Obie Pressman says ...
Well, It seems you answered the overall question right when I was making my post, making my reworded question moot. Thank you. I salute your honesty and integrity Mr. Mackey and you have indeed given me faith in Whole Foods, which is how you’ve gotten my business. Keep it up and I’ll keep coming back.
09/21/2006 12:33:15 PM CDT
Ian says ...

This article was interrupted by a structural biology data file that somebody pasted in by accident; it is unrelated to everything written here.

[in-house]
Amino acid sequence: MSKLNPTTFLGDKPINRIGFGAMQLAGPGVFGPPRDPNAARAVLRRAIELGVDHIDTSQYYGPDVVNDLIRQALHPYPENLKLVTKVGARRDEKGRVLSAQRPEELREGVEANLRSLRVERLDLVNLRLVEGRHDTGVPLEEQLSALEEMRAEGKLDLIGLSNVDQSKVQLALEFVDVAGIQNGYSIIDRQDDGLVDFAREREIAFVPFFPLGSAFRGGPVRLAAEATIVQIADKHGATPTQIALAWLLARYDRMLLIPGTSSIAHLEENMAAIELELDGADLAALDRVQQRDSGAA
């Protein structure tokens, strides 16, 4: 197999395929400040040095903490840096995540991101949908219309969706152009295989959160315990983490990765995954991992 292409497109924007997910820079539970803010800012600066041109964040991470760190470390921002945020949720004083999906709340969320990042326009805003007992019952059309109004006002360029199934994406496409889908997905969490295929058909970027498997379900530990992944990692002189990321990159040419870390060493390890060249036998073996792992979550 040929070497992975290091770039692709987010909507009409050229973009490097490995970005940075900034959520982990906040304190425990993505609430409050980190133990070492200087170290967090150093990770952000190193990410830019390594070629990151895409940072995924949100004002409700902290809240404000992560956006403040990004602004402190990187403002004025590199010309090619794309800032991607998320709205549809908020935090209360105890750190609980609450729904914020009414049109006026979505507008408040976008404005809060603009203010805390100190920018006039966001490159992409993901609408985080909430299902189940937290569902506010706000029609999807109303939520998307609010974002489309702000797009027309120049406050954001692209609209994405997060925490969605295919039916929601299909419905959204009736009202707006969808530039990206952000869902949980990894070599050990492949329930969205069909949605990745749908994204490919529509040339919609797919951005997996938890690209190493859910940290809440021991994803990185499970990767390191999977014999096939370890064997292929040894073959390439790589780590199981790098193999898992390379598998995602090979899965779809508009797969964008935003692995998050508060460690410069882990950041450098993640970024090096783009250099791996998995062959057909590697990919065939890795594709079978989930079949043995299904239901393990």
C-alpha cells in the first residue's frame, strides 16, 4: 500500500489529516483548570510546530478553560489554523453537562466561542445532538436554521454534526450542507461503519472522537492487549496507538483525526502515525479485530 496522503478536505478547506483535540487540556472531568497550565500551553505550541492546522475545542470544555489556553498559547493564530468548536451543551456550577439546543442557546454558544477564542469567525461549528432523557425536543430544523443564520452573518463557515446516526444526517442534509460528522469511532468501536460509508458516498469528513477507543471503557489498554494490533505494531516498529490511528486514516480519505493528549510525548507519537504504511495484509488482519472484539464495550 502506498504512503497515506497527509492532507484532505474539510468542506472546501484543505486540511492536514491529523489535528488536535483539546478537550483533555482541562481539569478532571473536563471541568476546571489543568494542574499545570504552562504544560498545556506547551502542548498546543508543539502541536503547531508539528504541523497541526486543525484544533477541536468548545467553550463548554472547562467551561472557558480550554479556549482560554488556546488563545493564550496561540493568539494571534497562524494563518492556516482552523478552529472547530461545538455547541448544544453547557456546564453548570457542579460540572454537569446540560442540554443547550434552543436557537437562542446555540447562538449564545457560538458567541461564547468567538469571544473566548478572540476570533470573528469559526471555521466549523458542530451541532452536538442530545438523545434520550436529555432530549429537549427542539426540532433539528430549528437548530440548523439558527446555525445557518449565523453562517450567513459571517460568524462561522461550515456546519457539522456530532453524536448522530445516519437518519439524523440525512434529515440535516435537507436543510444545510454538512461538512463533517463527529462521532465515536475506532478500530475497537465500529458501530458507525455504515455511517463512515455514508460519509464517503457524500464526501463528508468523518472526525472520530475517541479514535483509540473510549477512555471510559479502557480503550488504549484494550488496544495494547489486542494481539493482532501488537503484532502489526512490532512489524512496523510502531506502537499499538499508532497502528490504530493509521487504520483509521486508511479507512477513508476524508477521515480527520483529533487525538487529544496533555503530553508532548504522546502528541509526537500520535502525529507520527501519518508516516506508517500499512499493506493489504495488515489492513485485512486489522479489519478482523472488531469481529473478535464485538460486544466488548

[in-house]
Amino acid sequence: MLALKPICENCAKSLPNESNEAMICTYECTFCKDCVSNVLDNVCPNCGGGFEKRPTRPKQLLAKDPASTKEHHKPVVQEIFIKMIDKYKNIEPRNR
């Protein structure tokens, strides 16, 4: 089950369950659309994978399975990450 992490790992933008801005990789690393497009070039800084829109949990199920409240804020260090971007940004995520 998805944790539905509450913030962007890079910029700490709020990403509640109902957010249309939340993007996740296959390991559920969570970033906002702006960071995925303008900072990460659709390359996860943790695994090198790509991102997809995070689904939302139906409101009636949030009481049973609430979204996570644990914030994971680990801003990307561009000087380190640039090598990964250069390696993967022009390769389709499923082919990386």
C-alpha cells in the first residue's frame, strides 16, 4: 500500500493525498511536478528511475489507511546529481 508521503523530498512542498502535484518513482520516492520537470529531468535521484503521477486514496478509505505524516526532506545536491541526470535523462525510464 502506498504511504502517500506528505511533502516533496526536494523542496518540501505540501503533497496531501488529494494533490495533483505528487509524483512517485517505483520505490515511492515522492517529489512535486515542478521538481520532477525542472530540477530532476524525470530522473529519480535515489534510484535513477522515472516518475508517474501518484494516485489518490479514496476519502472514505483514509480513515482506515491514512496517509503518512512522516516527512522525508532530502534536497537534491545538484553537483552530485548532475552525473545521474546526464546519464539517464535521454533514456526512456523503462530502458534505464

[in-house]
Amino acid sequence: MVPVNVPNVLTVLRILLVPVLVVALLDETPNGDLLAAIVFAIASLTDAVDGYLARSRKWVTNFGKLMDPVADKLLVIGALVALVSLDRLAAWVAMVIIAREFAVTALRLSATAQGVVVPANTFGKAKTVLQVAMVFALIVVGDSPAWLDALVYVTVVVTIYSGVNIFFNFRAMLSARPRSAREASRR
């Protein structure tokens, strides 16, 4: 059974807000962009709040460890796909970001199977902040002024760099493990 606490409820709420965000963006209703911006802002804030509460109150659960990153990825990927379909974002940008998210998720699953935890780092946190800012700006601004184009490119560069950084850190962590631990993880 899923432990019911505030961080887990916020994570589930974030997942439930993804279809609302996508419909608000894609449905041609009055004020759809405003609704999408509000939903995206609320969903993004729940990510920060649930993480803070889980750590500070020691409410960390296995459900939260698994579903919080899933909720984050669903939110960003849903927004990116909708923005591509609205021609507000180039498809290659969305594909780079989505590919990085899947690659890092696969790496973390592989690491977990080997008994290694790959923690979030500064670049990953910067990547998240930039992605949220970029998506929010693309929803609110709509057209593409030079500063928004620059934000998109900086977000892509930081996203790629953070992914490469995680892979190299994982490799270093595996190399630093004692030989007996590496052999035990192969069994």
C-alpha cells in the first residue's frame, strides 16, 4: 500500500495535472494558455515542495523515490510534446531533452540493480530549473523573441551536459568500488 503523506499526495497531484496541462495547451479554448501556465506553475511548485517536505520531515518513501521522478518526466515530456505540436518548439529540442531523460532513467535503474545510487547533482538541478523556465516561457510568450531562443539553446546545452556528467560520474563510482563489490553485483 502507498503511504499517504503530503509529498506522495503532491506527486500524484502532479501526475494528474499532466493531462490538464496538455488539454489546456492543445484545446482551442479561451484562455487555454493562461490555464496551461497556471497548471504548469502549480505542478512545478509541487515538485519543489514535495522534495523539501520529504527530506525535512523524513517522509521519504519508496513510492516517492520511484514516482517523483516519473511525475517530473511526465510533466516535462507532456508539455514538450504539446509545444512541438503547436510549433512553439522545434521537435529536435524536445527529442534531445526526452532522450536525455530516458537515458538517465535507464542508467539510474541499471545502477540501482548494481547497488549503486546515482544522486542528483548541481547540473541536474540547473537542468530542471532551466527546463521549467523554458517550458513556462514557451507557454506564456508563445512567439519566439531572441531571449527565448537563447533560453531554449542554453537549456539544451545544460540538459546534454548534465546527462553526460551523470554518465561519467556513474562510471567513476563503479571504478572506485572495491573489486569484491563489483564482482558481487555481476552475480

Hi John, I recently finished reading the Omnivore's Dilemma, and since then have been ruminating on his assertion that "grass-fed beef" is the best way to repair ruined farmland in the US. As you know, Michael Pollan explains that a system of agriculture based upon "grass-fed beef" mimics the original "grass-fed bison" ecosystem that covered much of the US until the introduction of European agriculture, which in turn transformed after WWII into the fossil-fuel based cereal (and particularly corn) monocultures we have today. Mr. Pollan refers to this latter system as "industrial agriculture". As all participants in this forum are aware, these intensive monocultures of cereal grains (which are descendants of annual grasses) require enormous inputs of fuel, pesticides/herbicides/fungicides, and fertilizers. However, perennial grasses when grazed by herbivores (and fertilized by their dung) need virtually none of these (ultimately) fossil-fuel based inputs. My concern is that Mr. Pollan, despite his experiences slaughtering chickens at Polyface Farm and later on shooting a pig, remains a committed omnivore. (Perhaps he was persuaded by Joel Salatin's assertion that it's OK to slaughter chickens because they don't have souls?) Therefore for him it's no problem to be a strong advocate of perennial grass-based farming. However, I note that you are, like myself and many of the contributors to this forum, a vegetarian. I wonder therefore what your vision of sustainable agriculture in the US is? I know that you are a businessman, and you have to deliver what the market wants, but just suppose for a moment that more people in the US (as has been happening in the UK for many years now) start to switch to less meat-intense diets? And not for health reasons but for ethical reasons? In your experience is it possible to farm grains, pulses, beans, vegetables etc. (and, what the heck, a few chickens!) sustainably on a large scale in the US without mining the soil? Before the Europeans arrived in the Americas, for example, were the Indians able to farm corn and beans sustainably on a large scale? If not, it seems that this country is doomed to continue with a system of agriculture that slaughters vast numbers of animals, whether it is based on "grass-fed beef" or "fossil-fuel fed corn". Best wishes, Ian